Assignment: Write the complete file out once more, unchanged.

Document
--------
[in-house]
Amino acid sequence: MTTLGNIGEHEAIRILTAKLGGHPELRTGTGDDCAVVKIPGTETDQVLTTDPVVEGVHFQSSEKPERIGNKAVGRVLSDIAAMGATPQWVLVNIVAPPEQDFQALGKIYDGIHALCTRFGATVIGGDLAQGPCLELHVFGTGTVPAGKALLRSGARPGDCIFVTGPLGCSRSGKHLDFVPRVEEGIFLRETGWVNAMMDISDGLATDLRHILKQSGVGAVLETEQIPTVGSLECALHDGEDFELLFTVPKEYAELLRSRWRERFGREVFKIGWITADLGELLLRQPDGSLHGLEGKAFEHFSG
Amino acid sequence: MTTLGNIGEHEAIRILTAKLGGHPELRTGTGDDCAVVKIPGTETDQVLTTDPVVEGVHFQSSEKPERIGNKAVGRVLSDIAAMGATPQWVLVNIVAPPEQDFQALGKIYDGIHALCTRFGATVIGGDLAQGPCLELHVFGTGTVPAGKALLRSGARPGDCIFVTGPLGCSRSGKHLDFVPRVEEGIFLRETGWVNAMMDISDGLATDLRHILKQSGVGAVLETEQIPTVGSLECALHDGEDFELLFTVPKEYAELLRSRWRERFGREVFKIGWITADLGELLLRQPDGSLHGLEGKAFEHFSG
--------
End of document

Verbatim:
[in-house]
Amino acid sequence: MTTLGNIGEHEAIRILTAKLGGHPELRTGTGDDCAVVKIPGTETDQVLTTDPVVEGVHFQSSEKPERIGNKAVGRVLSDIAAMGATPQWVLVNIVAPPEQDFQALGKIYDGIHALCTRFGATVIGGDLAQGPCLELHVFGTGTVPAGKALLRSGARPGDCIFVTGPLGCSRSGKHLDFVPRVEEGIFLRETGWVNAMMDISDGLATDLRHILKQSGVGAVLETEQIPTVGSLECALHDGEDFELLFTVPKEYAELLRSRWRERFGREVFKIGWITADLGELLLRQPDGSLHGLEGKAFEHFSG
Amino acid sequence: MTTLGNIGEHEAIRILTAKLGGHPELRTGTGDDCAVVKIPGTETDQVLTTDPVVEGVHFQSSEKPERIGNKAVGRVLSDIAAMGATPQWVLVNIVAPPEQDFQALGKIYDGIHALCTRFGATVIGGDLAQGPCLELHVFGTGTVPAGKALLRSGARPGDCIFVTGPLGCSRSGKHLDFVPRVEEGIFLRETGWVNAMMDISDGLATDLRHILKQSGVGAVLETEQIPTVGSLECALHDGEDFELLFTVPKEYAELLRSRWRERFGREVFKIGWITADLGELLLRQPDGSLHGLEGKAFEHFSG